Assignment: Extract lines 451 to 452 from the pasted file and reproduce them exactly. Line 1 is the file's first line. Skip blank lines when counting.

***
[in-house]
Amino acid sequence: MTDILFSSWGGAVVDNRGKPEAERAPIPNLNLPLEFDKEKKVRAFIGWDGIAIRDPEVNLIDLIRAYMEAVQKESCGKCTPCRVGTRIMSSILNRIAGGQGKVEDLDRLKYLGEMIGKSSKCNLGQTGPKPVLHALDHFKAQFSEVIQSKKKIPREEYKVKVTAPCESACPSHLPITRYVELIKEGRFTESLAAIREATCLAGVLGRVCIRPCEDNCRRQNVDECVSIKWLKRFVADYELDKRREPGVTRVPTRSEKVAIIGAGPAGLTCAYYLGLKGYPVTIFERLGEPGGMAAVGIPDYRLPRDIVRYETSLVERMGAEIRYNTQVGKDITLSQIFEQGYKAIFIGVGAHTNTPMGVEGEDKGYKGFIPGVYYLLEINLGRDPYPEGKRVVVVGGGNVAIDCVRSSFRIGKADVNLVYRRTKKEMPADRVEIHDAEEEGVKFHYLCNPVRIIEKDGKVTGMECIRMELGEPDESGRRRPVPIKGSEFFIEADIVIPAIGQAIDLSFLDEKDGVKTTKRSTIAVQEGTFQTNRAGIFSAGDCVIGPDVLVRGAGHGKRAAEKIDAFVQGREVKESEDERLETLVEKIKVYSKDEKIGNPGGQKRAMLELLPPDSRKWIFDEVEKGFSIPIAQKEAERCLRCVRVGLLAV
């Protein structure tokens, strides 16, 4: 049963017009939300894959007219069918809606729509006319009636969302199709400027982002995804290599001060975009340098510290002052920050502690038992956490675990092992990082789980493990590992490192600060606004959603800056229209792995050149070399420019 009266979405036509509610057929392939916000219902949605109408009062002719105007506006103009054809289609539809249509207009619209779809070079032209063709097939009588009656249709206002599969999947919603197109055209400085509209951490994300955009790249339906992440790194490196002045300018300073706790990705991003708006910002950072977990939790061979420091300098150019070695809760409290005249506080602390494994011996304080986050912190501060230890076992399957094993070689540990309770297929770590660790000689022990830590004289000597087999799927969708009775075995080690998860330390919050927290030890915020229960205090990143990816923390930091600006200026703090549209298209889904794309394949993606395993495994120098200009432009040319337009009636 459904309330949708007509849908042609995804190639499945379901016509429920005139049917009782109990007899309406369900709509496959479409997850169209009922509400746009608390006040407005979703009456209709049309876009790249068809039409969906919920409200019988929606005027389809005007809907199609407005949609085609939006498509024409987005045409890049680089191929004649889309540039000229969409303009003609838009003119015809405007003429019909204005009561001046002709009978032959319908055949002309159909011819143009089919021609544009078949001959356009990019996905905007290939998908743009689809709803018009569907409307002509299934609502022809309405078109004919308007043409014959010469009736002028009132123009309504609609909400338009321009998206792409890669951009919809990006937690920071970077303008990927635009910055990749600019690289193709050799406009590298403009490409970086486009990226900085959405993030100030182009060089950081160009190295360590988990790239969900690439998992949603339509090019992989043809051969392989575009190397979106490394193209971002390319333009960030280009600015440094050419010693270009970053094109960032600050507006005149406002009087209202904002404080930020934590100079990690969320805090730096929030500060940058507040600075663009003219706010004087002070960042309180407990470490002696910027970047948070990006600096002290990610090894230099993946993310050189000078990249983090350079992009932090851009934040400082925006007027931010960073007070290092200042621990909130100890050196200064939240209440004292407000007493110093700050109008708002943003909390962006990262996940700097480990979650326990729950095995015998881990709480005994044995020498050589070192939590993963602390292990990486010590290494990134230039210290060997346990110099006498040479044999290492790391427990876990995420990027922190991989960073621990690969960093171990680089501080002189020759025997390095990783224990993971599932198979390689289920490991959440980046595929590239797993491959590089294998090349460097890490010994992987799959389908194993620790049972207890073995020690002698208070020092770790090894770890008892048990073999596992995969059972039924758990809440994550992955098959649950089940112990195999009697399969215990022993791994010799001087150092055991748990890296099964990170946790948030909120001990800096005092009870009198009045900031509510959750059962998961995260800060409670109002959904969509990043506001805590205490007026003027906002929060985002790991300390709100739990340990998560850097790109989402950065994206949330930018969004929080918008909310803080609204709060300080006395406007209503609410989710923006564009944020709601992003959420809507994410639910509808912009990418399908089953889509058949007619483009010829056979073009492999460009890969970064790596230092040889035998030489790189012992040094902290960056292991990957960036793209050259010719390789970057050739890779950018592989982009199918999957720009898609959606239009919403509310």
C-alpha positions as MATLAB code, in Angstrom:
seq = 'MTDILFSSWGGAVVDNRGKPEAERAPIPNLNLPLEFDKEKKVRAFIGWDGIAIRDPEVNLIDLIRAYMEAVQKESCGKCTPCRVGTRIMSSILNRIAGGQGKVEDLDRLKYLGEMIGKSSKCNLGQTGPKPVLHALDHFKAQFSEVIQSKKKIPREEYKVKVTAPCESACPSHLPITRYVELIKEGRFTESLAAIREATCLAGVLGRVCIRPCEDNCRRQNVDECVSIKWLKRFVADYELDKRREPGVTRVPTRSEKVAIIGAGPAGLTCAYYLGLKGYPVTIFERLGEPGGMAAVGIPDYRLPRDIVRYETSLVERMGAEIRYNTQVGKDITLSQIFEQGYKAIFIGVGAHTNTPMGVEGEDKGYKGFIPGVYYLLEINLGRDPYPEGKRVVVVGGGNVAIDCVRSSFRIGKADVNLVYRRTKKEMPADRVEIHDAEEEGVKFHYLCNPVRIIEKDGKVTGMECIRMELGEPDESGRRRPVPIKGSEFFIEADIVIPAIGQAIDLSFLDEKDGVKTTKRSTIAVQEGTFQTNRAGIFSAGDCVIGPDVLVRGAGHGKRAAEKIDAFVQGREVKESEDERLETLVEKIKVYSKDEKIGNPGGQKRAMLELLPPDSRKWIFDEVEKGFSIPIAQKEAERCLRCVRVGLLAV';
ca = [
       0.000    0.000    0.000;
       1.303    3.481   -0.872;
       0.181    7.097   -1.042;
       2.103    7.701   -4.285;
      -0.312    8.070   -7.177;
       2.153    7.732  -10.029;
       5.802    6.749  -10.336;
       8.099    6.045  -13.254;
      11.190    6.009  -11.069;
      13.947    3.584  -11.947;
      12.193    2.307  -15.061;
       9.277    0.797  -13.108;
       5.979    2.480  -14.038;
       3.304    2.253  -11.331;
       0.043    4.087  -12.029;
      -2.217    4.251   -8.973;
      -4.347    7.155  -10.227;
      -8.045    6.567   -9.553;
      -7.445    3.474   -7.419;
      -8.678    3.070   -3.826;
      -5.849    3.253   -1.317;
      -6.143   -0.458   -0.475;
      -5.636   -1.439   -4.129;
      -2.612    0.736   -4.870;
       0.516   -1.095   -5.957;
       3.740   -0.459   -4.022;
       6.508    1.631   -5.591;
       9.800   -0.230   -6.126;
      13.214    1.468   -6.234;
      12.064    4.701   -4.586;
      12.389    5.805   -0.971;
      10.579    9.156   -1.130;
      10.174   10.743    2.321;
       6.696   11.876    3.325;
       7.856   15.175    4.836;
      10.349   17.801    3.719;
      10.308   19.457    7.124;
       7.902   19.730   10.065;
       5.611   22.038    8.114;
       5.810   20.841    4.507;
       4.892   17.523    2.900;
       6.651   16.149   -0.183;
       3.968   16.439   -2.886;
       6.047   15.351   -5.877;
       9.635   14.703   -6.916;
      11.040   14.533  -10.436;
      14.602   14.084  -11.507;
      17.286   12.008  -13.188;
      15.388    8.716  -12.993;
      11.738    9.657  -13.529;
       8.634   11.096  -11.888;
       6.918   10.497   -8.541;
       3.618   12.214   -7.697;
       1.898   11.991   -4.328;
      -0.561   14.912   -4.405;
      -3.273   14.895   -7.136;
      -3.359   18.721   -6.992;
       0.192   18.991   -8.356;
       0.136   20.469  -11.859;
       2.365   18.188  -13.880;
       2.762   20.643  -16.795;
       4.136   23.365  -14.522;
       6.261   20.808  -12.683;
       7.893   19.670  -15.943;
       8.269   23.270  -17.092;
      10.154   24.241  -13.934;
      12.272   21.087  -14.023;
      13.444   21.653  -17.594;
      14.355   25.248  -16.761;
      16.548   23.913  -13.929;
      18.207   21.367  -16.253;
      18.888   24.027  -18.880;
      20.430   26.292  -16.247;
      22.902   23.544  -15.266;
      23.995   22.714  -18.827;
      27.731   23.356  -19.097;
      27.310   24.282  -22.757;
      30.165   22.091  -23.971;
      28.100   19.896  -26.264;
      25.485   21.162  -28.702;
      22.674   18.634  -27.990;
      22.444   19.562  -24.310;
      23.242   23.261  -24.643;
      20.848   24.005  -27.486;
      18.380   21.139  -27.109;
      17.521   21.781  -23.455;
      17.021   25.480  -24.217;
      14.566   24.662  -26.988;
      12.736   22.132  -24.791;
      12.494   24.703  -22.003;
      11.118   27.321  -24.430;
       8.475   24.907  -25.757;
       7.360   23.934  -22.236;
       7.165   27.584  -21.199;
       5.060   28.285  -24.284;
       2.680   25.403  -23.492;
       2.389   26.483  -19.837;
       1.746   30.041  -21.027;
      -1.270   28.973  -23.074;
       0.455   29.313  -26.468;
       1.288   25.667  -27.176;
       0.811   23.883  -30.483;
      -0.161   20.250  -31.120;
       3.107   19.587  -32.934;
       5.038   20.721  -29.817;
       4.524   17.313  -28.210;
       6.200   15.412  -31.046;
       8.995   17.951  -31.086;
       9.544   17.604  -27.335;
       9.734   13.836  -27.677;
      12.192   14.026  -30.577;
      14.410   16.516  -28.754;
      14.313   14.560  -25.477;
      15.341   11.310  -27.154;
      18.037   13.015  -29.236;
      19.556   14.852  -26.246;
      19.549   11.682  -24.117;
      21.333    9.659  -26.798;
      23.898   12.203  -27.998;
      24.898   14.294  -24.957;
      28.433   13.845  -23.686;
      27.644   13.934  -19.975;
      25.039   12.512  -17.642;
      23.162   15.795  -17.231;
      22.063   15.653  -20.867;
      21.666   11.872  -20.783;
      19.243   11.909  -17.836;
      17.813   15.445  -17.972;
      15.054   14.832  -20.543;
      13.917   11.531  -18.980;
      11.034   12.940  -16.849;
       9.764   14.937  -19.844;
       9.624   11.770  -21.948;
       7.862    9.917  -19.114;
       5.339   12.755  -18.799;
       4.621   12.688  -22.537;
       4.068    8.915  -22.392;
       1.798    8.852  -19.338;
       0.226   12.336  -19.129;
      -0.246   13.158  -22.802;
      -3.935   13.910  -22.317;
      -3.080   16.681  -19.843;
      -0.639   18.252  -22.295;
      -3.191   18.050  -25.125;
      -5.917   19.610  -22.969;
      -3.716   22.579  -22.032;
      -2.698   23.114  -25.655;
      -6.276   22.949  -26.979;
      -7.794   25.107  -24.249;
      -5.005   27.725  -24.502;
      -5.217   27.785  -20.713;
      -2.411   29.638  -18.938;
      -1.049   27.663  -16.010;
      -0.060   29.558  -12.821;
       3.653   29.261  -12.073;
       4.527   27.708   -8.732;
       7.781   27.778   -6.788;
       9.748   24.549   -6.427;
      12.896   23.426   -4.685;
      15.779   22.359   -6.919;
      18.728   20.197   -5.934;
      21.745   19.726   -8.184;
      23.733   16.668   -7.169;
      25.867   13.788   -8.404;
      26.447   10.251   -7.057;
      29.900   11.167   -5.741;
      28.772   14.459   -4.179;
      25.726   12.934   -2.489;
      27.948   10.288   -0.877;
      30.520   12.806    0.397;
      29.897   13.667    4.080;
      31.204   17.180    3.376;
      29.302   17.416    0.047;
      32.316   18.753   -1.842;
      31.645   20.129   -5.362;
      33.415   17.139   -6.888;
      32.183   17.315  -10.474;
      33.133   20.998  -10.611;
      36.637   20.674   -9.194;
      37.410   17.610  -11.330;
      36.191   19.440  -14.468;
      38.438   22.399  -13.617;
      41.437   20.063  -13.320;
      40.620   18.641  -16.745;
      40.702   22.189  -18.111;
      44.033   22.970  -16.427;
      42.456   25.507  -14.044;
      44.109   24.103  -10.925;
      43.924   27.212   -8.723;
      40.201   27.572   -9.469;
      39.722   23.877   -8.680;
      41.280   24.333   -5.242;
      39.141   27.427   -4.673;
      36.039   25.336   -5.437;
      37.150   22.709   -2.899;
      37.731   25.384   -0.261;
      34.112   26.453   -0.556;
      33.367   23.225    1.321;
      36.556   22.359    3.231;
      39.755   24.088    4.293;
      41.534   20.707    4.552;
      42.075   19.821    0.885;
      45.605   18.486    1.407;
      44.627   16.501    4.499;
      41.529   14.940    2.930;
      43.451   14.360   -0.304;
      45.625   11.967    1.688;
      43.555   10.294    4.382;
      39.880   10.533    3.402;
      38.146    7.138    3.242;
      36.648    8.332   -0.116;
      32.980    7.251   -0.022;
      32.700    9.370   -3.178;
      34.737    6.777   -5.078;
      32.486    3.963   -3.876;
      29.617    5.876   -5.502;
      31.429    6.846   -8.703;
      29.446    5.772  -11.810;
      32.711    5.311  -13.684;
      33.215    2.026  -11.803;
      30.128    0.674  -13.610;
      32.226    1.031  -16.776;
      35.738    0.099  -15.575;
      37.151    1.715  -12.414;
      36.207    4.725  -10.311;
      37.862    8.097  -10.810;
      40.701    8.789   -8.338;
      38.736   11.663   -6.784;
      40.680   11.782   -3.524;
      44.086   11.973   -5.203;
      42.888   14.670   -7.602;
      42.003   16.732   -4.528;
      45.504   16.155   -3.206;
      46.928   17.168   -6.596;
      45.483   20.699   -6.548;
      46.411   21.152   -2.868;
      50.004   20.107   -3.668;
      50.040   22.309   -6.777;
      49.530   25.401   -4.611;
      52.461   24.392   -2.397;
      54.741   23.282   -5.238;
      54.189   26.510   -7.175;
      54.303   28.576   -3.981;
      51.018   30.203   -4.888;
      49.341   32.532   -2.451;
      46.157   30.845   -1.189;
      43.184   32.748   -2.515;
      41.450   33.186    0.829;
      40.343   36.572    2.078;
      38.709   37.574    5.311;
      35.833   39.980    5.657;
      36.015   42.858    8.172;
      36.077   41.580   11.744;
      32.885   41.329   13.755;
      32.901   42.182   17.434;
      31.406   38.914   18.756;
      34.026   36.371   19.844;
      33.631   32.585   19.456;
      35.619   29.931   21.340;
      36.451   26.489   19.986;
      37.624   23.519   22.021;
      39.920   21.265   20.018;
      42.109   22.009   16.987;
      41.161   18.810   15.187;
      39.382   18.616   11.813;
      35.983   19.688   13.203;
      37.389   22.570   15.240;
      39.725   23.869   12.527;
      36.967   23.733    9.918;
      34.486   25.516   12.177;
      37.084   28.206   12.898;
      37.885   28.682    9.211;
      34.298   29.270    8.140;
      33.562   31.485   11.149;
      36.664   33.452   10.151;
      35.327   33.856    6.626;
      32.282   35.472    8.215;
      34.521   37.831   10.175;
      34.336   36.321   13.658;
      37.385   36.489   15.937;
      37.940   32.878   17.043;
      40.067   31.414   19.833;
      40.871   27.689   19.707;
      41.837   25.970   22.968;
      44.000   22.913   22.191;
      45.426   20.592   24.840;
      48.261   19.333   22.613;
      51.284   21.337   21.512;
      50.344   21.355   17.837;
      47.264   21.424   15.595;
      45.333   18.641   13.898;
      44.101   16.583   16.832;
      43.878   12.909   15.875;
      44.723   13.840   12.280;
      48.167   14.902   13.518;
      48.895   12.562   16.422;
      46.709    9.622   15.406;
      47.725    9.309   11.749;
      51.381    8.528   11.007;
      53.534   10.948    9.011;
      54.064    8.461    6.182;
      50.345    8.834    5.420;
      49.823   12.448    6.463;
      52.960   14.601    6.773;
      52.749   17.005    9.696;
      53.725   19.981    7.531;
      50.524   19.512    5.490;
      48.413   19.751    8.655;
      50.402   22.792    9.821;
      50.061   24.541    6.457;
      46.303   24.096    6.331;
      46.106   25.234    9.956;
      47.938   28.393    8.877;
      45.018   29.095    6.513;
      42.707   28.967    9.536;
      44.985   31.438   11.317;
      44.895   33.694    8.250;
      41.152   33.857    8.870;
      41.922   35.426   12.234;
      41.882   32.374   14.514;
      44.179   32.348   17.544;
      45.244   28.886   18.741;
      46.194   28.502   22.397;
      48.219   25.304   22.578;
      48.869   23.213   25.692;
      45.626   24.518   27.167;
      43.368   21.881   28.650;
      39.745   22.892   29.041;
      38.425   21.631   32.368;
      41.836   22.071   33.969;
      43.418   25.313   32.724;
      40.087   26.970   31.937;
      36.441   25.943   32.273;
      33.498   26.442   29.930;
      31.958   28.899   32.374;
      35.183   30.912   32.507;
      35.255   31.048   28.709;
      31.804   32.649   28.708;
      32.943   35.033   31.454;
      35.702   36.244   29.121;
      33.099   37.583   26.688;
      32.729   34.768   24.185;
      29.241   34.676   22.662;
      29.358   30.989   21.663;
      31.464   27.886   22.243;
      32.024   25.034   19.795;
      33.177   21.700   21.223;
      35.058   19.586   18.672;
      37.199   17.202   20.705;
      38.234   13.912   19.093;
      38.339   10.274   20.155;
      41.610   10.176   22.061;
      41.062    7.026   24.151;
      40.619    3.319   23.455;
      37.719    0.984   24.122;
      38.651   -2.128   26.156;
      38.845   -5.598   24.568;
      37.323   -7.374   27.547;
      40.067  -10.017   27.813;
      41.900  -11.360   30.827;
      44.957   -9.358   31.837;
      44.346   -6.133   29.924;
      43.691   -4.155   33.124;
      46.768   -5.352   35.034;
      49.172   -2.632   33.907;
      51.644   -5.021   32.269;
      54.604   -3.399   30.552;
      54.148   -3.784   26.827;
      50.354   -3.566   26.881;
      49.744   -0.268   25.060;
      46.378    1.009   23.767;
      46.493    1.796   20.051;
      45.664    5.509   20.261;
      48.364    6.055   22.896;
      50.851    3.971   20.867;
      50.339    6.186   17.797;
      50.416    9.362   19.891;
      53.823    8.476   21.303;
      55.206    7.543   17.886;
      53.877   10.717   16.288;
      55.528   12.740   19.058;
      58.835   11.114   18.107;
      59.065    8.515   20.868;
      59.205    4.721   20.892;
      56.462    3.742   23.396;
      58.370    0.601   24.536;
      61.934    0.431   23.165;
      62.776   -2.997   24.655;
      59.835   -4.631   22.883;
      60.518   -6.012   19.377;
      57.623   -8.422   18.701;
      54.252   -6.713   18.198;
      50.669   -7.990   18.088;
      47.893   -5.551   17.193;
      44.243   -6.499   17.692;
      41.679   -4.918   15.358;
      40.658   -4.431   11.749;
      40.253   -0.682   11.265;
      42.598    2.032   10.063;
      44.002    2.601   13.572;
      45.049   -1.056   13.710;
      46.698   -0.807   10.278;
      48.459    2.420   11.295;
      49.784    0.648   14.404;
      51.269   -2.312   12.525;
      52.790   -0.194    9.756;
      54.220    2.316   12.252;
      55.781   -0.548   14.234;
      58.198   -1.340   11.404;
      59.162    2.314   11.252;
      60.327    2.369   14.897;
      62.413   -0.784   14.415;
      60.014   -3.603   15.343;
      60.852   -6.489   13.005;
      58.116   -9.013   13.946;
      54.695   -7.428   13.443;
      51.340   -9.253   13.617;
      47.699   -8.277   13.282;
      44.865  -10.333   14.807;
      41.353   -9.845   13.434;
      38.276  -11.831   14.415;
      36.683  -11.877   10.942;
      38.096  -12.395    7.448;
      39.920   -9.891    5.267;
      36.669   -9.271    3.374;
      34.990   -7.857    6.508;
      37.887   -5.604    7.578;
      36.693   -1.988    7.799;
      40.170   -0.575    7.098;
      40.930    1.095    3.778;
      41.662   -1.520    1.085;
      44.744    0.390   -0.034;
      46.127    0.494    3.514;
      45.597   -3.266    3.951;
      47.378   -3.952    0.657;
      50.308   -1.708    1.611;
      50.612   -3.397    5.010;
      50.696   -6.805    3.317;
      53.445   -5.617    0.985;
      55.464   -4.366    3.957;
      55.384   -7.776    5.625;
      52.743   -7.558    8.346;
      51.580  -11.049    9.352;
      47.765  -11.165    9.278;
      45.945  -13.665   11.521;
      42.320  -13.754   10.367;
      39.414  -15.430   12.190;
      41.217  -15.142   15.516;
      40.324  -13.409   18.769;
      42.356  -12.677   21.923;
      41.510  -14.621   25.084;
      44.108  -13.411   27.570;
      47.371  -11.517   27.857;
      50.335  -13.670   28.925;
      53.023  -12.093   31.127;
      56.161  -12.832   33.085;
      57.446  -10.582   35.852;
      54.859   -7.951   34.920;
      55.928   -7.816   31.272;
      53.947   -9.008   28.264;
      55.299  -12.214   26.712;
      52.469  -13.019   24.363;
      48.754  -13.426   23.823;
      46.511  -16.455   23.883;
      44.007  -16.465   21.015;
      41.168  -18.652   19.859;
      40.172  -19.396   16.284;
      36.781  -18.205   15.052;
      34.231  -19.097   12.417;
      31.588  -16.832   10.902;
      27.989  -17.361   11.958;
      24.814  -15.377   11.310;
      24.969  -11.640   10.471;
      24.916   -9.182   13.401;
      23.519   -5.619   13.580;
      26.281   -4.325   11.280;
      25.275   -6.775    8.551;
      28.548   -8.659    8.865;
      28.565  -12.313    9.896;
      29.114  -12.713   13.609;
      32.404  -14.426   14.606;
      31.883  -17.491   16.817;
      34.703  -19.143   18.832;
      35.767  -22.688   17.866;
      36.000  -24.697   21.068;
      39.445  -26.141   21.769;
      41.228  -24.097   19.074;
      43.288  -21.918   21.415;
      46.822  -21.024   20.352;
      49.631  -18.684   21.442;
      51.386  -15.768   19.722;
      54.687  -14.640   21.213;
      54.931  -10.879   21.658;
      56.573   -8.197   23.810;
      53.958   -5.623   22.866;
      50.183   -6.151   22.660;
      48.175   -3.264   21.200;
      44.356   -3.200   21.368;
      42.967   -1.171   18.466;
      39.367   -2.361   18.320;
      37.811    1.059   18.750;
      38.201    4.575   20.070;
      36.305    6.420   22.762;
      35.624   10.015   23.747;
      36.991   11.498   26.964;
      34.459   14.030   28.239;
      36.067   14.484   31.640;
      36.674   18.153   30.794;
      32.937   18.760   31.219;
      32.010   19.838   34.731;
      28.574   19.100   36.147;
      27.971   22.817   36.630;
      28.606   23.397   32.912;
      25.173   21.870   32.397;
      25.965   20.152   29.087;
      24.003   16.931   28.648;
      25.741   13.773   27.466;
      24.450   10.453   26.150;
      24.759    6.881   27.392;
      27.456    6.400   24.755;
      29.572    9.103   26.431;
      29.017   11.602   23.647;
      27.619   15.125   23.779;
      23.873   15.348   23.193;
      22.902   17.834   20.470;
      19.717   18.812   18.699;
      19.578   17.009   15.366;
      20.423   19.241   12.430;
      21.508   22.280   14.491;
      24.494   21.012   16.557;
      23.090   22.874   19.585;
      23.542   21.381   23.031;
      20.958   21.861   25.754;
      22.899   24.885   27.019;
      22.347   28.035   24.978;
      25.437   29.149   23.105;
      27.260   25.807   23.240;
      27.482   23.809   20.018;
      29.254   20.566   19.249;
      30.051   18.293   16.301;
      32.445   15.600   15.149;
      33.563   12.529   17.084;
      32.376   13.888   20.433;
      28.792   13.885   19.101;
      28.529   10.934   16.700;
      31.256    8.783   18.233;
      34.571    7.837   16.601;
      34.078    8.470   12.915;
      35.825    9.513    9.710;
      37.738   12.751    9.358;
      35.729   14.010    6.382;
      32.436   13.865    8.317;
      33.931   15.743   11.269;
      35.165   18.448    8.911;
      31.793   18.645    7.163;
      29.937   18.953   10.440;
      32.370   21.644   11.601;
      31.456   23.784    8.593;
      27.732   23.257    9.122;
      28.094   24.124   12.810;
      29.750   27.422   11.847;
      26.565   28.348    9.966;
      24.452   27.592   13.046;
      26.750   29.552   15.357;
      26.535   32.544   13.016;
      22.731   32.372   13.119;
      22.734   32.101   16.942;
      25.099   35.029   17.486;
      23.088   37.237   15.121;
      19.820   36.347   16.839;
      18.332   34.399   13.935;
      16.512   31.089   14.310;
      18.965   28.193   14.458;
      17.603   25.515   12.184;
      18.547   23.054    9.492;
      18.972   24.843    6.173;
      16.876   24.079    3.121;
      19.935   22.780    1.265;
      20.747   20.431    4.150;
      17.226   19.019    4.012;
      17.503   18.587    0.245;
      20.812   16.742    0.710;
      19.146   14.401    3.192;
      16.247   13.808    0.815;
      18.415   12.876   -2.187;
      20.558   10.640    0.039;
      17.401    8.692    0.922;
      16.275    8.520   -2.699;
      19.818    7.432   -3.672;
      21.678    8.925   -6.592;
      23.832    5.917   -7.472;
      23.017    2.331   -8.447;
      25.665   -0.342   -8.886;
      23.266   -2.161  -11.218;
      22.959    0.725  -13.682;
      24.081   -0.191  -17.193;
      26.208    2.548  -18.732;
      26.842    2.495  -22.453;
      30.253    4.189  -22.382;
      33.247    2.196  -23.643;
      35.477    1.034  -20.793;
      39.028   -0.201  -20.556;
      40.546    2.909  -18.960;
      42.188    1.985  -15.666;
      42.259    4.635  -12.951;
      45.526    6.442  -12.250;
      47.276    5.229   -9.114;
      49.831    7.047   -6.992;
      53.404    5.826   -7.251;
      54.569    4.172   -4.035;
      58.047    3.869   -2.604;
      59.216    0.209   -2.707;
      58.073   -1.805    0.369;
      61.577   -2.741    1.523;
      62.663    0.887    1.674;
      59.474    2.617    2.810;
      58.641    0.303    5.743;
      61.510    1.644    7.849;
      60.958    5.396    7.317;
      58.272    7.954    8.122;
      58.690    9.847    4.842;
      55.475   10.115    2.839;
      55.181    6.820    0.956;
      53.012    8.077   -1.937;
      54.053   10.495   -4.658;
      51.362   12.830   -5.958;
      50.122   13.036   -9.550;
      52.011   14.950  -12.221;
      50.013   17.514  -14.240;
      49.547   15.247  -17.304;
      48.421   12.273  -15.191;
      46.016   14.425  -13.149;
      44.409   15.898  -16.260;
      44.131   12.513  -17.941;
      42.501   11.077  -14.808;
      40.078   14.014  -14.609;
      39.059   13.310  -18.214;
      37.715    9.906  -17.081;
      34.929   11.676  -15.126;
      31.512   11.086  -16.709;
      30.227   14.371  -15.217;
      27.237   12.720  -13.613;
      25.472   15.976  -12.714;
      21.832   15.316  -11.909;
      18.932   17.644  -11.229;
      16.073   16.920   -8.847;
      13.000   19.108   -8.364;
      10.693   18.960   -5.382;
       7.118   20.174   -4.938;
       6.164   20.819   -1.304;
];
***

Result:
      45.945  -13.665   11.521;
      42.320  -13.754   10.367;